Stardeath And White Dwarfs – [Album]

Tuesday, 30 June 2009

Ever have one of those moments when you thought you heard something but, because the context and surroundings in which you heard it just seemed so far off, your brain recoiled and you disregarded it as being a figment of your imagination? Listening to The Birth is something like that. Walking in, you know that Stardeath And White Dwarfs is a band comprised of former members of the Flaming Lips' road crew and the voice involved belongs to Wayne Coyne's nephew, Dennis. A cursory glance at any copy of The Birth reveals that both Stardeath and Flaming Lips also happen to share a record label as well as (clearly) a similar taste in album cover artwork and design. With all of this information in hand – without even hearing s single note on the record – you've already begun to develop an idea of what to expect from Stardeath And White Dwarfs as you press play on your stereo.

Almost instantly, you'll discover how wrong you were and how much of your thought process is based on a syllogism.

From the very first laden groove of “The Sea Is On Fire,” listeners expecting Flaming Lips Redux will be floored by the methodical pacing, herbally assisted songwriting and Stardeath's obviously more classic rock-informed arrangements and style. The bracing stomp and great big guitar solos of songs like “New Heat” as well as the brazen pop of “Keep Score” all smack of the Seventies and make hay with that design over any sort of wilful step to create a new musical vocabulary.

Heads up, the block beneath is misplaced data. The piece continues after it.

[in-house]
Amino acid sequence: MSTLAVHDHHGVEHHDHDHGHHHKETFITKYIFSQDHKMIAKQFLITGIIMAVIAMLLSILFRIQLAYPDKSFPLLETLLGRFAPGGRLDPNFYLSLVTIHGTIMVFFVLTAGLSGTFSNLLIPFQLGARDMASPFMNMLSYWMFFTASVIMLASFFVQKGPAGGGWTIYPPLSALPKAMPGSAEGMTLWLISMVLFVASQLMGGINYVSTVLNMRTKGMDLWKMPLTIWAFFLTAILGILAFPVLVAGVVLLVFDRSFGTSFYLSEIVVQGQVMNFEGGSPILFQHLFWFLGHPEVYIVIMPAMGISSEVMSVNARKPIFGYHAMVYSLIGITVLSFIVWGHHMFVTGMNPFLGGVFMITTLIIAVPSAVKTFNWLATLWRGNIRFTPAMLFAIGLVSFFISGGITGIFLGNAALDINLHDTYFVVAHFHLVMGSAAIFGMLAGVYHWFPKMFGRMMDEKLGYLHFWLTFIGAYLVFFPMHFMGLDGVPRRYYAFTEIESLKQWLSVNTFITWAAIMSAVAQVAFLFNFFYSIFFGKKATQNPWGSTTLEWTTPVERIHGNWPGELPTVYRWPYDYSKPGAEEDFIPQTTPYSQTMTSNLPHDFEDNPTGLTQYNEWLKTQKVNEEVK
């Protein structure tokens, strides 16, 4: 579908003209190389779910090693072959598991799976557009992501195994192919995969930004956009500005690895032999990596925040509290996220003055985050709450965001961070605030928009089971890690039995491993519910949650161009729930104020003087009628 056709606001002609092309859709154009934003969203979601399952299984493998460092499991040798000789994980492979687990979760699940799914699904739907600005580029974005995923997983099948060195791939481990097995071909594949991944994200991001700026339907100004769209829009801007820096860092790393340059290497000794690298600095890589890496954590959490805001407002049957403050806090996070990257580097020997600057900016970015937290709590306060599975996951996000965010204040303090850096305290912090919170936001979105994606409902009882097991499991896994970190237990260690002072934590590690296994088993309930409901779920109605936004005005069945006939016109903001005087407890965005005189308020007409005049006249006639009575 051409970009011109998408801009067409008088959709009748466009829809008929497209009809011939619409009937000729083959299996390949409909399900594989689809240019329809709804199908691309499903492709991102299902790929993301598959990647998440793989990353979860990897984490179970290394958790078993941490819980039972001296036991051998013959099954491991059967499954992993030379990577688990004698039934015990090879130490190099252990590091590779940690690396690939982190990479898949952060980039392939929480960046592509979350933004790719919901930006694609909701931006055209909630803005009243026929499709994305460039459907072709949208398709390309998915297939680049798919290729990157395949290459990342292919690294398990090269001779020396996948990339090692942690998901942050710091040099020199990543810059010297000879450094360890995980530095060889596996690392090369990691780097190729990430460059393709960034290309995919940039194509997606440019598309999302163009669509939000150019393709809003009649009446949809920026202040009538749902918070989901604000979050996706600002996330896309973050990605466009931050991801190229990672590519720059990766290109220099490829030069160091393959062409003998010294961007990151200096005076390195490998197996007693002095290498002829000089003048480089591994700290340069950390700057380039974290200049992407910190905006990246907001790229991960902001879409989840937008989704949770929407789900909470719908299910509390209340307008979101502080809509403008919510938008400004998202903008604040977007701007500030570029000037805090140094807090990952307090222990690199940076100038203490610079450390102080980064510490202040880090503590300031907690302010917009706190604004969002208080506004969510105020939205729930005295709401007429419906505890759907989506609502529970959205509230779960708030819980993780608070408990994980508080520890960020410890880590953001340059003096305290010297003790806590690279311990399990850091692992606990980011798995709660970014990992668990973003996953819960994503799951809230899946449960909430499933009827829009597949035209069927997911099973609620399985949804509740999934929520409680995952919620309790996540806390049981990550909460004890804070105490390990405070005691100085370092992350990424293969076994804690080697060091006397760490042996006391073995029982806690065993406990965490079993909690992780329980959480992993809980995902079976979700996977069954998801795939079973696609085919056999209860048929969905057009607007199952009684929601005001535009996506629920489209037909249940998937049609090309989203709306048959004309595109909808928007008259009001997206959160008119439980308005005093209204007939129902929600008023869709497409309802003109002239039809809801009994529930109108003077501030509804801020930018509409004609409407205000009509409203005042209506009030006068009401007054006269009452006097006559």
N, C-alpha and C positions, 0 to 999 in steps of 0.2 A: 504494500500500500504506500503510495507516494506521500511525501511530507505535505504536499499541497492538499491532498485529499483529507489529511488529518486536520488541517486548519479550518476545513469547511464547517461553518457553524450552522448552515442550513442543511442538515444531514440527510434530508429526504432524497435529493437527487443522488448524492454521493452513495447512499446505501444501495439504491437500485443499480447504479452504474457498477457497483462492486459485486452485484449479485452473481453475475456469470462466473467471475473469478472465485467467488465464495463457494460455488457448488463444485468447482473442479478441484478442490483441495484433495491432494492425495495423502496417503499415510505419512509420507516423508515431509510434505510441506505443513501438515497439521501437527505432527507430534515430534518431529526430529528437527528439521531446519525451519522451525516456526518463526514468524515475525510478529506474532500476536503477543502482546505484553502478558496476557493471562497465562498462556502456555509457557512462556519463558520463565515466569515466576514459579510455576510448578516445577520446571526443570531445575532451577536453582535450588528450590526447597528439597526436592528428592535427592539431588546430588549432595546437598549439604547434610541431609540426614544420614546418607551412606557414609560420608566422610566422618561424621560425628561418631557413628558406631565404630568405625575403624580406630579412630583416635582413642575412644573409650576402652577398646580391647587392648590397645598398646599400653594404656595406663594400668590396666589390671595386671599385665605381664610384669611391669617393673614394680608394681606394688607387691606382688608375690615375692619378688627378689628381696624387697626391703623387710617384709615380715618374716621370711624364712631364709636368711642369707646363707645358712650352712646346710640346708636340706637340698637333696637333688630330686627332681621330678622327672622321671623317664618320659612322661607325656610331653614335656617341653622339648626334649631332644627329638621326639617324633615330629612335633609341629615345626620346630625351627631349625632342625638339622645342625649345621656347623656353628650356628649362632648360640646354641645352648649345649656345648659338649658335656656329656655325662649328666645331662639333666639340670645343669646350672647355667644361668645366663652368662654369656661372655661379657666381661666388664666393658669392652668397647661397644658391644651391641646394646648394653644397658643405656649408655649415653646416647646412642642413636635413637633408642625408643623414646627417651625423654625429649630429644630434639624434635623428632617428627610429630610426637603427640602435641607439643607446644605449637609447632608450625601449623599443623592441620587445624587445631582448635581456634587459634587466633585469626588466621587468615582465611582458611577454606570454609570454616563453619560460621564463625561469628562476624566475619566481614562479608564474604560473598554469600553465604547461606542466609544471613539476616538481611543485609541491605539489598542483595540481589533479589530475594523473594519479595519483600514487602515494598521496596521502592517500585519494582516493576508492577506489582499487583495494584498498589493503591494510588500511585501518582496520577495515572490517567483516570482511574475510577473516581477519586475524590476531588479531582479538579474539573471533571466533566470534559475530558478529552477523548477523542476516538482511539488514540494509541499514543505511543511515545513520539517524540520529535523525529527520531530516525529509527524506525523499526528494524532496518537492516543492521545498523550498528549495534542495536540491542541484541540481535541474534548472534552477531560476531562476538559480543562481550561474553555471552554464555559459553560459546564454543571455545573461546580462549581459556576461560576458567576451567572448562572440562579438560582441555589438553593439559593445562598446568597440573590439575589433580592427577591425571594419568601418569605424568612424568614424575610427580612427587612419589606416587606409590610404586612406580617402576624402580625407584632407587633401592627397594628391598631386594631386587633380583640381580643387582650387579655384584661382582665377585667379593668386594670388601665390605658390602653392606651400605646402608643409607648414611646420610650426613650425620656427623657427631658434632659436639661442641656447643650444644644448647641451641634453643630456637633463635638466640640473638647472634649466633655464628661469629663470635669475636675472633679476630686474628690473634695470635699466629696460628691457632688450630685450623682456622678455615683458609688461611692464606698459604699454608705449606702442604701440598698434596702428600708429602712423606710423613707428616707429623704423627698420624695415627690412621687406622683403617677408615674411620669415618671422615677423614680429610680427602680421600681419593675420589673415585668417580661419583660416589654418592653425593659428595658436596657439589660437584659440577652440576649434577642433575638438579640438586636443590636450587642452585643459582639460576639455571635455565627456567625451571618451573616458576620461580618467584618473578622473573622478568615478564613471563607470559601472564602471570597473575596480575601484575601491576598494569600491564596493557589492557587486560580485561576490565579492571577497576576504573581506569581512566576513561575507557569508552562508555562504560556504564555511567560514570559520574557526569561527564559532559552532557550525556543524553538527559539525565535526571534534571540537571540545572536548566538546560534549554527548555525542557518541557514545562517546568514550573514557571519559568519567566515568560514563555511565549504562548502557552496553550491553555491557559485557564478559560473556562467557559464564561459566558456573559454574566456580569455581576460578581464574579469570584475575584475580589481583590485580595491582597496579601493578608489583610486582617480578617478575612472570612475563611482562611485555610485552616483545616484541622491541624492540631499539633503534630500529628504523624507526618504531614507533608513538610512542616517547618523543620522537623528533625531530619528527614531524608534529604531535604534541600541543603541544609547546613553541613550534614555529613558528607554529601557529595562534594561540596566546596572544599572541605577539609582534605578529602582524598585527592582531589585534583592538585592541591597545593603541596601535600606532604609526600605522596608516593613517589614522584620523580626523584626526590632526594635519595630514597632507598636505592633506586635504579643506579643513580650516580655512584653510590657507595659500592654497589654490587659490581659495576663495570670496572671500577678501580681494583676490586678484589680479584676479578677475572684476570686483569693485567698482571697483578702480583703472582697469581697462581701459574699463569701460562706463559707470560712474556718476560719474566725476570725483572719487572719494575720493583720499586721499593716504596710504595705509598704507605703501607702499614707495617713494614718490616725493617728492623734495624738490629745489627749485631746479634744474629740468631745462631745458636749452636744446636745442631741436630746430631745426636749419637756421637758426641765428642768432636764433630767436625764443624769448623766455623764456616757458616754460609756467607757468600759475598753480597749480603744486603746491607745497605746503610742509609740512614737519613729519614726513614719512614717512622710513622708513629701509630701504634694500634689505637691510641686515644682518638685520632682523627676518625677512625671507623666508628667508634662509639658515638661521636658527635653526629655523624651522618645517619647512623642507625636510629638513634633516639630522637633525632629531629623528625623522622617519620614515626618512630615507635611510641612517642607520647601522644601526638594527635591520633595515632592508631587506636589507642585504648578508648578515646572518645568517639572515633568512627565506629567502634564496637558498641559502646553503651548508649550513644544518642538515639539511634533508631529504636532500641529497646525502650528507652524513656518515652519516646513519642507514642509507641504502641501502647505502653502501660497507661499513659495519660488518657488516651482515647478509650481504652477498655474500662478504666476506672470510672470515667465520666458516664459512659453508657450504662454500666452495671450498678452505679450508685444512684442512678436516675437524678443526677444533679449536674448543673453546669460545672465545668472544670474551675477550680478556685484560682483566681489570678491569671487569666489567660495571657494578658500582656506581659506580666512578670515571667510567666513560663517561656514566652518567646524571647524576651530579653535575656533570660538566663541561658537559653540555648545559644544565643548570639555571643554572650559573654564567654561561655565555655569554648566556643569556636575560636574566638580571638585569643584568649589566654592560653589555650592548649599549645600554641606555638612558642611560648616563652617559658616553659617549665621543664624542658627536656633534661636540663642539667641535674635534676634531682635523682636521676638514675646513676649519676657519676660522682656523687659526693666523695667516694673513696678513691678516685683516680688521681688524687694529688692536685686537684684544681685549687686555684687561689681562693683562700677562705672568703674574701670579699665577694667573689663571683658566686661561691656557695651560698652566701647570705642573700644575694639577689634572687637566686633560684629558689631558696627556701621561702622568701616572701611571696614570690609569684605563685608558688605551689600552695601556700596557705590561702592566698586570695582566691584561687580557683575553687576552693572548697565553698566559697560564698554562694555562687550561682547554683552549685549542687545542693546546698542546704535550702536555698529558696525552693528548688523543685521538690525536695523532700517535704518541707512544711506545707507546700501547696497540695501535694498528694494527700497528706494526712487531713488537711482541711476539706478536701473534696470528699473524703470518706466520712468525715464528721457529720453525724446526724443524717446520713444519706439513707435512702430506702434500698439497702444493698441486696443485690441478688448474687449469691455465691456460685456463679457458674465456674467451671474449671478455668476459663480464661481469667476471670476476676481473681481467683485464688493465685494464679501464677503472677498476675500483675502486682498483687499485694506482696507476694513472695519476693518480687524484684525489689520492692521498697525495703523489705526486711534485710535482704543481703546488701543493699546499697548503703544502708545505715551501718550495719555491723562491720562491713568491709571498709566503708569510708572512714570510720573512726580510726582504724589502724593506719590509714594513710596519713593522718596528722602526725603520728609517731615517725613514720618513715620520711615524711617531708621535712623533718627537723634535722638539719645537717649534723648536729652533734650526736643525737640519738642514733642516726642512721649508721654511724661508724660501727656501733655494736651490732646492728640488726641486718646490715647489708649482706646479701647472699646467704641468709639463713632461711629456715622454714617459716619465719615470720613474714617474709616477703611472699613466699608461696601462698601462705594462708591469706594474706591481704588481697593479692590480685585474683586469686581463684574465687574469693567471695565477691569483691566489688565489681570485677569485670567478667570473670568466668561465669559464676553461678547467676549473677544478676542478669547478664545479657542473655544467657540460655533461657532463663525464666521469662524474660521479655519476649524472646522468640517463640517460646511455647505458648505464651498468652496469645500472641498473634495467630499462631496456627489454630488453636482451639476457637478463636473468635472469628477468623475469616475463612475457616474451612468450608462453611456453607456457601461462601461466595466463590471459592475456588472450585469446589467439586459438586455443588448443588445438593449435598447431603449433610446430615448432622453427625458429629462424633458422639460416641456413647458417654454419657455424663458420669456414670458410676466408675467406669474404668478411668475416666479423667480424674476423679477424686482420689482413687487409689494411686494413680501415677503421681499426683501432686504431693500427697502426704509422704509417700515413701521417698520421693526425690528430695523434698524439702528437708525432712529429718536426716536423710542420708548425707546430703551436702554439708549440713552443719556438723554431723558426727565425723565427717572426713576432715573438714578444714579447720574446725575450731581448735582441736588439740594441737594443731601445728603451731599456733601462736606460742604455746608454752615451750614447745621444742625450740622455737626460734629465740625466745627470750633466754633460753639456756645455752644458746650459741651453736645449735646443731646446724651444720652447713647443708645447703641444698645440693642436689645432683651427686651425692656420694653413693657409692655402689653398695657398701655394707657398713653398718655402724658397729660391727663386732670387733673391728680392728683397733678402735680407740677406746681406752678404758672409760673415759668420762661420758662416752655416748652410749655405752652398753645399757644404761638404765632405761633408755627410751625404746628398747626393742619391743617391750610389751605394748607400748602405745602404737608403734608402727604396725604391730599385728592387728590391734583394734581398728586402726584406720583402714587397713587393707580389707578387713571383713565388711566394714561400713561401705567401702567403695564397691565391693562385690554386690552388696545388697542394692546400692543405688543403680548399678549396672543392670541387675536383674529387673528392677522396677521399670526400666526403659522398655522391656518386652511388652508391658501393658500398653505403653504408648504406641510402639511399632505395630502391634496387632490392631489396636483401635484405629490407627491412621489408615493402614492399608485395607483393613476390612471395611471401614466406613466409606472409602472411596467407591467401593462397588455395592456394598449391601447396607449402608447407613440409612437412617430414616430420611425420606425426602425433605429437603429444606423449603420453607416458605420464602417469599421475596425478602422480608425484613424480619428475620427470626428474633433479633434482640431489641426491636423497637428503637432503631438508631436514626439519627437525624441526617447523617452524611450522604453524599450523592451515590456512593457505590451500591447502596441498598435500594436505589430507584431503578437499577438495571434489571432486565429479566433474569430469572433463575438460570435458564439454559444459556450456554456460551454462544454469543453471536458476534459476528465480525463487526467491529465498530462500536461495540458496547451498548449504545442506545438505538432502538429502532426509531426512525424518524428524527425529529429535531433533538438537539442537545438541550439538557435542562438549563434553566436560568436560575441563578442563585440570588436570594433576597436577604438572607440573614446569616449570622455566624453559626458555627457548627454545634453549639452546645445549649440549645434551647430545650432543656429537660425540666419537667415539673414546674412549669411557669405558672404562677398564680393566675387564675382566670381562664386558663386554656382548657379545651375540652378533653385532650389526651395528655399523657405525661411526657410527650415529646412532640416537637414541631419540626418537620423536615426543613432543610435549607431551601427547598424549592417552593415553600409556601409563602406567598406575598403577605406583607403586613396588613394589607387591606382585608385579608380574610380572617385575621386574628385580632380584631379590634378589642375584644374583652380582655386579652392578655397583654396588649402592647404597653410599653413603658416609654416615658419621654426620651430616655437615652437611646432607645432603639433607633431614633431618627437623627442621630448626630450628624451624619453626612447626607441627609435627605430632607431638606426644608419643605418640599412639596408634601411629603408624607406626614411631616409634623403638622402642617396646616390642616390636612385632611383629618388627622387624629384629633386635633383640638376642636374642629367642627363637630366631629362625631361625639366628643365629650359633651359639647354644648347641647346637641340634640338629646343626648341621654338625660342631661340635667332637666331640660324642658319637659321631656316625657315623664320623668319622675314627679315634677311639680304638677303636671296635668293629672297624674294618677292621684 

In other words, Stardeath And White Dwarfs bear about as much similarity to Flaming Lips as a lemur does to a lemon.

Far more stoned and complacent than Flaming Lips (who tend to be – shall we say – more chemically elated), The Birth continues along generic lines that fuse a host of sounds typically associated with smoking up and getting mellow (including, but not limited to, Black Sabbath, Pink Floyd, Pet Sounds-era Beach Boys and Tee Pee Records' entire roster) and, while the group never accelerates beyond a content meander, it does come up with some pretty wild and interesting combinations. In the title track, “I Can't Get Away” and “The Age Of The Freak,” for example, the band sets up an unsettlingly slick and seamless amalgam of gee-whiz-and-wow level classic rock guitar god histrionics, electro-weed space rock (which comes into better focus on “Smoking Pot Makes Me Know Want To Kill Myself”) and rhythm & blues that is totally unexpected and genuinely senses-shattering; by combining such well-worn sounds as they do here, Stardeath And White Dwarfs arrive at a mixture that is uniquely their own and, while the Flaming Lips do exist in the periphery of the band's vision, they don't lean on that and the songs handily stand on their own. If Stardeath And White Dwarfs can continue operating in the fashion they do here – that is, not succumbing to a very easy route to success via coattail-riding – they might be on to something. The Birth illustrates that they are capable of standing on their own merit with a completely unique and compelling sound, all they have to do now is keep it up.


Stardeath And White Dwarfs Online

Stardeath And White Dwarfs myspace

The Birth is out now and available here on Amazon .

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